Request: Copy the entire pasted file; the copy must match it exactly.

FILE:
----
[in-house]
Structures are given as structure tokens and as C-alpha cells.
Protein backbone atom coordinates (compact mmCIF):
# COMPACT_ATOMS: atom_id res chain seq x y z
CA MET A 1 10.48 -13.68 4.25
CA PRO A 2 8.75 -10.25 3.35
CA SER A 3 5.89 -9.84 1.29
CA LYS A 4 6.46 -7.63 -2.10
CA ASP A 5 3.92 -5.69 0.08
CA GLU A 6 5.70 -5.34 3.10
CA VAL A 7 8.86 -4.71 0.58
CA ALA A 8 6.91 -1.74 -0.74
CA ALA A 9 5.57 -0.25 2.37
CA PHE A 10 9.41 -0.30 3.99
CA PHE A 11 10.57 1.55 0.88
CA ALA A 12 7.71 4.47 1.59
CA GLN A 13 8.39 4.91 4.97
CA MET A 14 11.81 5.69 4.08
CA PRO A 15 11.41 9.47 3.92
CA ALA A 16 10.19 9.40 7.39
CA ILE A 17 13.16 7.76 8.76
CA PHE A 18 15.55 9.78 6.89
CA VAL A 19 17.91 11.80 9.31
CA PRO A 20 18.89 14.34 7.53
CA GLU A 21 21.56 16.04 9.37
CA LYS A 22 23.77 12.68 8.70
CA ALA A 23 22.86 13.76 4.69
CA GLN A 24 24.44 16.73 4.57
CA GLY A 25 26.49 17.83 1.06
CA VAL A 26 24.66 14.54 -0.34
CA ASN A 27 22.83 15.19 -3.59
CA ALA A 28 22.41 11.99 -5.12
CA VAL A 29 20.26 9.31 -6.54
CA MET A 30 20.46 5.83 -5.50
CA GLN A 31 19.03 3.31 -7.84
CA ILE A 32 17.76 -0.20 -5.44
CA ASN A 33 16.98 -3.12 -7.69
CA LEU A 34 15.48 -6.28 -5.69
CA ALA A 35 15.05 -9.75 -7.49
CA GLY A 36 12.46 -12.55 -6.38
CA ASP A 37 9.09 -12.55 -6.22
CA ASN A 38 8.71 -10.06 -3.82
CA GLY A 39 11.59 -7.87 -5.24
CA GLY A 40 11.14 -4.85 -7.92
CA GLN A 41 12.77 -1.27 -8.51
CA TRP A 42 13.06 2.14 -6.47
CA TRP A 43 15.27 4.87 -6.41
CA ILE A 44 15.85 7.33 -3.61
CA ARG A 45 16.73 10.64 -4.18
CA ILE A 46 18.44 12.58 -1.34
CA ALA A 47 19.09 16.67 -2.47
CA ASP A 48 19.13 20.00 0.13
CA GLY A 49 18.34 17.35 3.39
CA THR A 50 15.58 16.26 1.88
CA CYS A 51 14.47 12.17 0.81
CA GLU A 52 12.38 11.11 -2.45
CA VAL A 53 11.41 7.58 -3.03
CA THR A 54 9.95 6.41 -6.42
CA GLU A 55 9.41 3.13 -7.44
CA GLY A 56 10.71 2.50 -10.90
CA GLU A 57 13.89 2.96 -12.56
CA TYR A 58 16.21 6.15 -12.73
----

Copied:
[in-house]
Structures are given as structure tokens and as C-alpha cells.
Protein backbone atom coordinates (compact mmCIF):
# COMPACT_ATOMS: atom_id res chain seq x y z
CA MET A 1 10.48 -13.68 4.25
CA PRO A 2 8.75 -10.25 3.35
CA SER A 3 5.89 -9.84 1.29
CA LYS A 4 6.46 -7.63 -2.10
CA ASP A 5 3.92 -5.69 0.08
CA GLU A 6 5.70 -5.34 3.10
CA VAL A 7 8.86 -4.71 0.58
CA ALA A 8 6.91 -1.74 -0.74
CA ALA A 9 5.57 -0.25 2.37
CA PHE A 10 9.41 -0.30 3.99
CA PHE A 11 10.57 1.55 0.88
CA ALA A 12 7.71 4.47 1.59
CA GLN A 13 8.39 4.91 4.97
CA MET A 14 11.81 5.69 4.08
CA PRO A 15 11.41 9.47 3.92
CA ALA A 16 10.19 9.40 7.39
CA ILE A 17 13.16 7.76 8.76
CA PHE A 18 15.55 9.78 6.89
CA VAL A 19 17.91 11.80 9.31
CA PRO A 20 18.89 14.34 7.53
CA GLU A 21 21.56 16.04 9.37
CA LYS A 22 23.77 12.68 8.70
CA ALA A 23 22.86 13.76 4.69
CA GLN A 24 24.44 16.73 4.57
CA GLY A 25 26.49 17.83 1.06
CA VAL A 26 24.66 14.54 -0.34
CA ASN A 27 22.83 15.19 -3.59
CA ALA A 28 22.41 11.99 -5.12
CA VAL A 29 20.26 9.31 -6.54
CA MET A 30 20.46 5.83 -5.50
CA GLN A 31 19.03 3.31 -7.84
CA ILE A 32 17.76 -0.20 -5.44
CA ASN A 33 16.98 -3.12 -7.69
CA LEU A 34 15.48 -6.28 -5.69
CA ALA A 35 15.05 -9.75 -7.49
CA GLY A 36 12.46 -12.55 -6.38
CA ASP A 37 9.09 -12.55 -6.22
CA ASN A 38 8.71 -10.06 -3.82
CA GLY A 39 11.59 -7.87 -5.24
CA GLY A 40 11.14 -4.85 -7.92
CA GLN A 41 12.77 -1.27 -8.51
CA TRP A 42 13.06 2.14 -6.47
CA TRP A 43 15.27 4.87 -6.41
CA ILE A 44 15.85 7.33 -3.61
CA ARG A 45 16.73 10.64 -4.18
CA ILE A 46 18.44 12.58 -1.34
CA ALA A 47 19.09 16.67 -2.47
CA ASP A 48 19.13 20.00 0.13
CA GLY A 49 18.34 17.35 3.39
CA THR A 50 15.58 16.26 1.88
CA CYS A 51 14.47 12.17 0.81
CA GLU A 52 12.38 11.11 -2.45
CA VAL A 53 11.41 7.58 -3.03
CA THR A 54 9.95 6.41 -6.42
CA GLU A 55 9.41 3.13 -7.44
CA GLY A 56 10.71 2.50 -10.90
CA GLU A 57 13.89 2.96 -12.56
CA TYR A 58 16.21 6.15 -12.73